Among today's younger dramatists, Beth Henley possesses a unique talent for combining emotional fragility with robust comedy. Miss Henley perceives the humor as well as the pathos amid even life's grotesqueries. Her work has been described as Southern-fried Gothic. Kooky Chekhov might also apply. Like the Spanish moss festooning John Lee Beatty's picturesque settings, the particular and peculiar elements of the Henley vision are luxuriantly displayed in ''The Miss Firecracker Contest,'' at the Manhattan Theatre Club.
The funny-sad play opens as Carnelle Scott (Holly Hunter) is practicing her act for the July Fourth beauty contest being held in small-town Brookhaven, Miss. Carnelle is determined to emulate her beautiful cousin Elain (Patricia Richardson) by winning the contest and leaving Brookhaven ''in a crimson blaze of glory.'' Carnelle's act features tap-dancing, Roman candles, sparklers, American flags, and rifle twirling - all to the tune of ''The Star Spangled Banner.''
It can be left to Miss Henley to reveal the outcome. Meanwhile, the playwright focuses on the very odd characters who enliven the situation: bushy-haired cousin Delmount (Mark Linn-Baker), a local Don Juan with a past as a mental patient; beautiful cousin Elain, a temporary refugee from a suffocating marriage; and seamstress Popeye Jackson (Belita Moreno), a pixie romantic who hears through her eyes and gets a crush on Delmount. There are also Mac Sam (Budge Threlkeld), an ailing balloon seller, and Tessy Mahoney (Margo Martindale), the beauty contest coordinator who comes on strong.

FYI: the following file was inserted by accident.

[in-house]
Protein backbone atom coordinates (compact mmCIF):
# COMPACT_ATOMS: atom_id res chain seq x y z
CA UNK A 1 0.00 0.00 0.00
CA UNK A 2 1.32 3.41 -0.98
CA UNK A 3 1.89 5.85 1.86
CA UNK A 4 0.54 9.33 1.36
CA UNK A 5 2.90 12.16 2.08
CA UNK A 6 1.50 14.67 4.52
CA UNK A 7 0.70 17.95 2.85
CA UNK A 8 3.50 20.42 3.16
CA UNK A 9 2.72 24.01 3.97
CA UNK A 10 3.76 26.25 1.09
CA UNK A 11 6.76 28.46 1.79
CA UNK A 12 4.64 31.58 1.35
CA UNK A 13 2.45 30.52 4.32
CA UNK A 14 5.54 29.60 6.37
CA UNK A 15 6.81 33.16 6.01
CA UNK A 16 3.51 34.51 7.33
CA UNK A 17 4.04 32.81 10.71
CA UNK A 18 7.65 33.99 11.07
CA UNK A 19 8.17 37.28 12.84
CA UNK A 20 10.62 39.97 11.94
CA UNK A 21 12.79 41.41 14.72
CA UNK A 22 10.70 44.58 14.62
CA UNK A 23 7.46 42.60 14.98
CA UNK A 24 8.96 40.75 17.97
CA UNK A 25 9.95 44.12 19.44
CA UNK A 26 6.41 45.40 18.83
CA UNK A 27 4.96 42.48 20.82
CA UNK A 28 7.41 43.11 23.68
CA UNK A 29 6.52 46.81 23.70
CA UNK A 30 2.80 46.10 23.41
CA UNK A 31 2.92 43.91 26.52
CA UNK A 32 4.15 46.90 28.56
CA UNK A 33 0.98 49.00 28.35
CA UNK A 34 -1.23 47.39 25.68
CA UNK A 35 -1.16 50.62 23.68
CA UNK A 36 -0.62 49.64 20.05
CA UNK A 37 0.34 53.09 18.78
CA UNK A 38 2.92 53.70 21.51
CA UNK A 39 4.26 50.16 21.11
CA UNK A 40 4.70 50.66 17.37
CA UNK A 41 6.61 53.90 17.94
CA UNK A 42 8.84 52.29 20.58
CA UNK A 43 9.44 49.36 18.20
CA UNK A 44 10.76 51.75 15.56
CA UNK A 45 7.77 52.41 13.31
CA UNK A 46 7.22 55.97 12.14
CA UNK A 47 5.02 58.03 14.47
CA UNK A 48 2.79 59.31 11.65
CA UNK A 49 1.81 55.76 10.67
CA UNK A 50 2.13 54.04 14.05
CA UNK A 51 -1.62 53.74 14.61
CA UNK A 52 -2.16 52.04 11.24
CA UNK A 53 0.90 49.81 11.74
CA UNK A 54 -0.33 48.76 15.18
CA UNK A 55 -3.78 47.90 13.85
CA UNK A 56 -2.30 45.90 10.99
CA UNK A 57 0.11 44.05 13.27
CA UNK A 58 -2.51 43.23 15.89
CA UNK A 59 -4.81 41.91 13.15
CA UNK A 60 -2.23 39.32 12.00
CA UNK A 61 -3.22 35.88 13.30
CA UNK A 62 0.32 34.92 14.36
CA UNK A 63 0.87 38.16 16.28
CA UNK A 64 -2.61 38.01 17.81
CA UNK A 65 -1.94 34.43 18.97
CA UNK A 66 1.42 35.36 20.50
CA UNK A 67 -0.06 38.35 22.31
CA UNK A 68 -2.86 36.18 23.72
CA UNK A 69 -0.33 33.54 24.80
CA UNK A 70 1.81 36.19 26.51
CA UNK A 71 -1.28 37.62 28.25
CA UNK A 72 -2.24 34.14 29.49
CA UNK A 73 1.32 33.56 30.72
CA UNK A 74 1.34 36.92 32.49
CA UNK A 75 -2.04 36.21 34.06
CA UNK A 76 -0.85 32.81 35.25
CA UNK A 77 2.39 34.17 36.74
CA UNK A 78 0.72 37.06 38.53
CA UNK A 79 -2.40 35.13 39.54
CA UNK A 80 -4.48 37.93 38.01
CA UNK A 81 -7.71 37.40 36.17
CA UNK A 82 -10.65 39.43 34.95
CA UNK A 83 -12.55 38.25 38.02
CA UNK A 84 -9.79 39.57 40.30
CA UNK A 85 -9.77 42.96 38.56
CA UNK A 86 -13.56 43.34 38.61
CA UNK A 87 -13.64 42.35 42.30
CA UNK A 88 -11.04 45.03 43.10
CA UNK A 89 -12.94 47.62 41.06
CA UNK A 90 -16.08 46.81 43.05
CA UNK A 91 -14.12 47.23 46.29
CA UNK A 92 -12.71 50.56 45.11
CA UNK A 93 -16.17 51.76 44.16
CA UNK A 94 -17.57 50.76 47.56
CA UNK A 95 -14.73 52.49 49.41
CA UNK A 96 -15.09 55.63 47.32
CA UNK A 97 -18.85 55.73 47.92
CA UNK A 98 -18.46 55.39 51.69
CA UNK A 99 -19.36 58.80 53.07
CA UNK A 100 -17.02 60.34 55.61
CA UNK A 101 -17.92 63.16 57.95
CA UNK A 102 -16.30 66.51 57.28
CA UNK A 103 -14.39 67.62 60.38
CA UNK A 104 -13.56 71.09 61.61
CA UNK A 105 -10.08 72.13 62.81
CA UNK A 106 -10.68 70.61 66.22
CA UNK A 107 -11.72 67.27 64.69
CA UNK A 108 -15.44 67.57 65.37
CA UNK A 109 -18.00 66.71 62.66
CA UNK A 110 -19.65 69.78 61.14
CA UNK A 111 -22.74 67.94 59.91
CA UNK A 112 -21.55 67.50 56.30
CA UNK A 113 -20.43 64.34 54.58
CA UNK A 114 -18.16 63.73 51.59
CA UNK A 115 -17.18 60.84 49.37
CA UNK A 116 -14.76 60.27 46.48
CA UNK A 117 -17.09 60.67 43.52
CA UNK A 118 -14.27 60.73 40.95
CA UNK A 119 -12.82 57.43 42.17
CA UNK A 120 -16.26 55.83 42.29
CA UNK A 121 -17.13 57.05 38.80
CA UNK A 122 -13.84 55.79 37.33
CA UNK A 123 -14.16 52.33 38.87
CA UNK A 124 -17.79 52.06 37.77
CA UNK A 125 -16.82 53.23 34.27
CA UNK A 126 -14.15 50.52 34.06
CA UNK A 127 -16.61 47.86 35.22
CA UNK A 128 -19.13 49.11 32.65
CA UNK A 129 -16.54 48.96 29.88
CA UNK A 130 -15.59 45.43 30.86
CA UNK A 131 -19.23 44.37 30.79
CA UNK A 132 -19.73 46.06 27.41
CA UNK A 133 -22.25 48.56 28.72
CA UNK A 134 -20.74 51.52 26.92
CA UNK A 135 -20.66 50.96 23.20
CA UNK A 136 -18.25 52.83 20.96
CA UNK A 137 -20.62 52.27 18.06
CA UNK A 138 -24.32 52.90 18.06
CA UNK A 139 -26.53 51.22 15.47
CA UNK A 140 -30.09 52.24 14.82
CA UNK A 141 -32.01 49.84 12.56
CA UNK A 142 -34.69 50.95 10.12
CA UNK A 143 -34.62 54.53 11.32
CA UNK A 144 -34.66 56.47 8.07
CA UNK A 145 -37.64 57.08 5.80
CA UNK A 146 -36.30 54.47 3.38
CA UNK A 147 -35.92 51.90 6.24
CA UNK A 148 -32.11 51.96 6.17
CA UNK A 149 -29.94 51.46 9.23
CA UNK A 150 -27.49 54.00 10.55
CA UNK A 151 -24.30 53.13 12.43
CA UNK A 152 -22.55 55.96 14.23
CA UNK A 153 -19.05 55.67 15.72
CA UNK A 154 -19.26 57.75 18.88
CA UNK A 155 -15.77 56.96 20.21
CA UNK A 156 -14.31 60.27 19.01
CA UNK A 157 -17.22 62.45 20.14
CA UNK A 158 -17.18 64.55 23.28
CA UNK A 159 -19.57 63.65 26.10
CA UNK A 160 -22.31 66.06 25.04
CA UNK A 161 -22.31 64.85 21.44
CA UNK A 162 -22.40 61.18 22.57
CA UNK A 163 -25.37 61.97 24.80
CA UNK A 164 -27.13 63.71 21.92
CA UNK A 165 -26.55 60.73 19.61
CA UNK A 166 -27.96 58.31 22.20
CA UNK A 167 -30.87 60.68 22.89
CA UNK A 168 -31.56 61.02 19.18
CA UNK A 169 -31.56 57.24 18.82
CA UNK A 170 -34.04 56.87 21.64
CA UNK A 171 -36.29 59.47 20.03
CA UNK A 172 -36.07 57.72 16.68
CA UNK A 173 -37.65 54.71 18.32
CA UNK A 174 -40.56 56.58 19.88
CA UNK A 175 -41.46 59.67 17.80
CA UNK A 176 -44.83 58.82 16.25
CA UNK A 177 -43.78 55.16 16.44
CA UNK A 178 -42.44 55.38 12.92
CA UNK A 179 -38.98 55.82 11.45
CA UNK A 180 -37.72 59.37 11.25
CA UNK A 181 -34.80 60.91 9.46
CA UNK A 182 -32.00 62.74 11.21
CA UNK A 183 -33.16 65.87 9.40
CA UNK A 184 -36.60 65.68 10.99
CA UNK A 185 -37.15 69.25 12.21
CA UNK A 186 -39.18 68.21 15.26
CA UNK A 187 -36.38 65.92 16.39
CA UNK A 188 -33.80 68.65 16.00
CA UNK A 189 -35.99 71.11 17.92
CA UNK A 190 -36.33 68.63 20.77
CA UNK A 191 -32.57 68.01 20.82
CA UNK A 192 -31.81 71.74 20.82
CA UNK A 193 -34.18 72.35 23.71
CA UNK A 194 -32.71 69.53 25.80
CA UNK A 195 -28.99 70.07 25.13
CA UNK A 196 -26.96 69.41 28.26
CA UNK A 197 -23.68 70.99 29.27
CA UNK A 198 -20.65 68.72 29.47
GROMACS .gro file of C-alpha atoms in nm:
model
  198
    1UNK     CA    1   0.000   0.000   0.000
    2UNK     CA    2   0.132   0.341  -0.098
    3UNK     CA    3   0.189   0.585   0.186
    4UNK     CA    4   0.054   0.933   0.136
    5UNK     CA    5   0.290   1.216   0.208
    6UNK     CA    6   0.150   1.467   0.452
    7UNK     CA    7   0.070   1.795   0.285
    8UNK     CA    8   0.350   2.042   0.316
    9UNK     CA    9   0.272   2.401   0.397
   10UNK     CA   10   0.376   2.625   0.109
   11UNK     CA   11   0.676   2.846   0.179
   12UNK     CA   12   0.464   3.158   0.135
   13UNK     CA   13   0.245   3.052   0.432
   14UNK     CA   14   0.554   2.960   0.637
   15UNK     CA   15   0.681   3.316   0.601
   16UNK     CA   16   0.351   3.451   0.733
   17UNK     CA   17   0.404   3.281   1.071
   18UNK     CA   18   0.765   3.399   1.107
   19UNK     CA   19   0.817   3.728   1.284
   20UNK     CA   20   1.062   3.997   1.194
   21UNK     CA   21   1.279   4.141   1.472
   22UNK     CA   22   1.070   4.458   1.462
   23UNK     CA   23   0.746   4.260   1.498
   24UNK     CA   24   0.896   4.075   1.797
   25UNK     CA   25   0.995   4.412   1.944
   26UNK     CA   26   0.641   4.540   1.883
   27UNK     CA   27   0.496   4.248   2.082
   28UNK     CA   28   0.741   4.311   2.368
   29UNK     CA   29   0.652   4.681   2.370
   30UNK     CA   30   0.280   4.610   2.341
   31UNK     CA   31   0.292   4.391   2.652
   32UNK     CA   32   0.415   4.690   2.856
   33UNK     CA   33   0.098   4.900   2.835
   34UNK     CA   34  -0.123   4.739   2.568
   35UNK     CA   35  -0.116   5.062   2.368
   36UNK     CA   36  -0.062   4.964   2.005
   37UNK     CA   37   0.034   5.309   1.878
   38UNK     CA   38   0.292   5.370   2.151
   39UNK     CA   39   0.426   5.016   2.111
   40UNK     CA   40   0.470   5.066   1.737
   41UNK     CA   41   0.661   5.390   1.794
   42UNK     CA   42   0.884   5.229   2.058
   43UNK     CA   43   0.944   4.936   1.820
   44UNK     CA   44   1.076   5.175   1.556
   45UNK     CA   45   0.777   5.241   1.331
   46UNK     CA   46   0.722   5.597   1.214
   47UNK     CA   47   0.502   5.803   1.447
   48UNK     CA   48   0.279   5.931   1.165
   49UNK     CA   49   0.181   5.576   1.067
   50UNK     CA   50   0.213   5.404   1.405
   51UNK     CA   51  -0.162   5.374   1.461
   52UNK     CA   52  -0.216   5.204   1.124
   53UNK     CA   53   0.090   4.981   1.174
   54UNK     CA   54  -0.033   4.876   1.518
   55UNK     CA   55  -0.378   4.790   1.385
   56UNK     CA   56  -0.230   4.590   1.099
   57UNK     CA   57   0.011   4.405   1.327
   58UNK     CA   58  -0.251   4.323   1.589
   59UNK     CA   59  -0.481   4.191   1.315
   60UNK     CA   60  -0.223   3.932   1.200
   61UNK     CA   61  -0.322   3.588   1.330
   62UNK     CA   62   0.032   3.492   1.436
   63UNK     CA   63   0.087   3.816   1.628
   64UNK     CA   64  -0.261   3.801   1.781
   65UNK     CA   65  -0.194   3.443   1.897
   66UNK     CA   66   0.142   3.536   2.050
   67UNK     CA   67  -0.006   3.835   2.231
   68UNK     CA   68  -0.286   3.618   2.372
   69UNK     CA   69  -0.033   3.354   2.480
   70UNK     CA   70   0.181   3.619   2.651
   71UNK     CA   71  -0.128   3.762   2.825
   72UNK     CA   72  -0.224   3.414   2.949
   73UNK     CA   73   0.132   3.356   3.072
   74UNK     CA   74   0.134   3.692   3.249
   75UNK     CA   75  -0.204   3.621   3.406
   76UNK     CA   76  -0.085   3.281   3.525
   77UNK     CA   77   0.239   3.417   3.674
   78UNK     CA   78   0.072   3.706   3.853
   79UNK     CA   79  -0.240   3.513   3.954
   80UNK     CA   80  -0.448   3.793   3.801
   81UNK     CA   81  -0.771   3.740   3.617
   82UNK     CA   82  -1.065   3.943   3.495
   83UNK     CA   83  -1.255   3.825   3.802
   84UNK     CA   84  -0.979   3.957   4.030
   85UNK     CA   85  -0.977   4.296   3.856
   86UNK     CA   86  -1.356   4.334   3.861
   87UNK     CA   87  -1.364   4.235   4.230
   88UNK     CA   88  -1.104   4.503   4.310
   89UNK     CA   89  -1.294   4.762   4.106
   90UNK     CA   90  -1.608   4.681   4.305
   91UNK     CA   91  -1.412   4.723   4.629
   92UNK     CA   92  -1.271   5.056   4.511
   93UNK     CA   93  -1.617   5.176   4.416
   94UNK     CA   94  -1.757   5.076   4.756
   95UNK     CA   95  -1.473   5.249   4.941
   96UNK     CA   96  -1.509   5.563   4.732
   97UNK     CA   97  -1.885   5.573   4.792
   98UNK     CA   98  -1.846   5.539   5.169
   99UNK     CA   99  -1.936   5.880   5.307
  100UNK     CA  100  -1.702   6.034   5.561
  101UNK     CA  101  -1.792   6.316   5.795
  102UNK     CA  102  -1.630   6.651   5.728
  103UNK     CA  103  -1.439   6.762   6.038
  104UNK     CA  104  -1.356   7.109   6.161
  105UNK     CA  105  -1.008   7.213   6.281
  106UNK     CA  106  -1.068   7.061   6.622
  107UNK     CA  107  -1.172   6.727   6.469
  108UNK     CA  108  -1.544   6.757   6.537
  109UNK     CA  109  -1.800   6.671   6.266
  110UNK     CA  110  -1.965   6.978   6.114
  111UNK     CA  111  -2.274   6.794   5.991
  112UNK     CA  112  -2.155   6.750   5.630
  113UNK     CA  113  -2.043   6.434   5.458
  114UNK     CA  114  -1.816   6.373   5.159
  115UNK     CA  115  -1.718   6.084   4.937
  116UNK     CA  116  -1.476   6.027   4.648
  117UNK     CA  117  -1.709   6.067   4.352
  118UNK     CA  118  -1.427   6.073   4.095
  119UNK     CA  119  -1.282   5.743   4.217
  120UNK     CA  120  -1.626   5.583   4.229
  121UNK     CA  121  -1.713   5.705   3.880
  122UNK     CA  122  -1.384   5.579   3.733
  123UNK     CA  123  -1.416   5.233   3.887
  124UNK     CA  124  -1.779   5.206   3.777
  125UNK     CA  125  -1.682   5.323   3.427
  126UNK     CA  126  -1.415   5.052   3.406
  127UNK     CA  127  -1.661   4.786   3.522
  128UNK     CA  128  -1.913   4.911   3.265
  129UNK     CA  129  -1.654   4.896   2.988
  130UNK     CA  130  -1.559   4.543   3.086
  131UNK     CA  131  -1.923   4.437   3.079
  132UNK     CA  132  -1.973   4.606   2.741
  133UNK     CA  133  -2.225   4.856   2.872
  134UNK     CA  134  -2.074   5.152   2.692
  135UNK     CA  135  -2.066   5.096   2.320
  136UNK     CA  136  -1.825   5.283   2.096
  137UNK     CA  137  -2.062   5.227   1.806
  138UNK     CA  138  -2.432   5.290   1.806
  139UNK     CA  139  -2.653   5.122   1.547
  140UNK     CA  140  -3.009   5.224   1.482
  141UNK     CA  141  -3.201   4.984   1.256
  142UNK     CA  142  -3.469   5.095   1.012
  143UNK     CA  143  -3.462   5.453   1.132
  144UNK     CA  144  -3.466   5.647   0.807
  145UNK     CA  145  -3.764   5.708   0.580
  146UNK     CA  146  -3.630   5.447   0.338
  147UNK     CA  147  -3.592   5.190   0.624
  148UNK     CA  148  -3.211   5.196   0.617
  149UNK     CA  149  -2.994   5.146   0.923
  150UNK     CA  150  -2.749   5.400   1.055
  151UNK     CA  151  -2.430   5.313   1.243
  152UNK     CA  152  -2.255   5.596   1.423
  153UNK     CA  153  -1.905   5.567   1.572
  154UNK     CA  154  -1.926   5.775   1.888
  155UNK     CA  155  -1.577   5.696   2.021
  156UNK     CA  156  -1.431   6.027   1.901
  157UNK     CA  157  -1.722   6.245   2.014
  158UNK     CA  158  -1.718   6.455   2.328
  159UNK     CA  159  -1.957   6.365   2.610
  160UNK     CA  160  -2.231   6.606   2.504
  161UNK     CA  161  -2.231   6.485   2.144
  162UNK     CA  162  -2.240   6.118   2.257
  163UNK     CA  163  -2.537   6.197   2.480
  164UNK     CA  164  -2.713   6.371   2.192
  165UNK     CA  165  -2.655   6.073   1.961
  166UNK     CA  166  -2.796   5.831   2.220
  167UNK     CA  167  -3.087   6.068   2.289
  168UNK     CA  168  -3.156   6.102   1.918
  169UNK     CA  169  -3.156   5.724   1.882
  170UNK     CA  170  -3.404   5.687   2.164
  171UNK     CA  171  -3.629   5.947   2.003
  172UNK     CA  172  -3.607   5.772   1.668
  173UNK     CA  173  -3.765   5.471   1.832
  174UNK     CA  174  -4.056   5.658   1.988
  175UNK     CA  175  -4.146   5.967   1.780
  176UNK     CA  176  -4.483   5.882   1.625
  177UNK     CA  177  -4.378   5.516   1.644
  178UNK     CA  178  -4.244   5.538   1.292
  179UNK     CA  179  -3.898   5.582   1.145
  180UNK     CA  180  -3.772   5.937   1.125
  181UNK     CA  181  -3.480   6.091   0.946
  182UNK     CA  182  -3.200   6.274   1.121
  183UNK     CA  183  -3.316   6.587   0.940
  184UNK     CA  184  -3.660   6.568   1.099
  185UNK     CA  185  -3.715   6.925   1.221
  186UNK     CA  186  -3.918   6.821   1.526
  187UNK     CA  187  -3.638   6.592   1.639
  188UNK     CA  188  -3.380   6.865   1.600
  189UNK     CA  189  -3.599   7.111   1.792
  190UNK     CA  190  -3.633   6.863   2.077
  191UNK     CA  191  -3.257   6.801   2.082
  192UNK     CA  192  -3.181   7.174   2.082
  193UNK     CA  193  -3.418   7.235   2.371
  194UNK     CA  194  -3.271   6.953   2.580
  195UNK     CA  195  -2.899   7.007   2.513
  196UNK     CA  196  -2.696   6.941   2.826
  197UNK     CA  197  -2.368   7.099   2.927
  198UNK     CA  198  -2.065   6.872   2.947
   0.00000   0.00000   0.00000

The events of ''The Miss Firecracker Contest'' obey the logic of their own absurdity. They seem likely and even inevitable in the hands of the sympathetic author and the excellent cast directed by Stephen Tobolowsky. Miss Hunter is touchingly irresistible as the striver who has turned her back on promiscuity - she was once known as ''Miss Hot Tamale'' - and reformed her ways to reach for the crown of Brookhaven's next Miss Firecracker. Though her determination is exceeded only by her lack of talent, Carnelle is gallant to the last. Here as elsewhere, Jennifer von Mayrhauser's excellent costumes help define character.
''The Miss Firecracker Contest'' ends with Carnelle, Popeye, and Delmount watching the Independence Day pyrotechnics from a perch atop the tent where the contest was held. Their delight in the skyrockets' red glare, as caught in Dennis Parichy's lighting, somehow recalled a remark by the late Sir Ralph Richardson (as quoted in ''Peter Hall's Diaries''). Said Sir Ralph: ''I love fireworks. They are so unnecessary.'' I think Beth Henley would appreciate that.
Two previous Henley plays have found their way to Broadway, notably the prize-winning ''Crimes of the Heart.'' Whether of award caliber or not, ''The Miss Firecracker Contest'' deserves a life beyond its limited engagement (to June 24) at the Manhattan Theatre Club.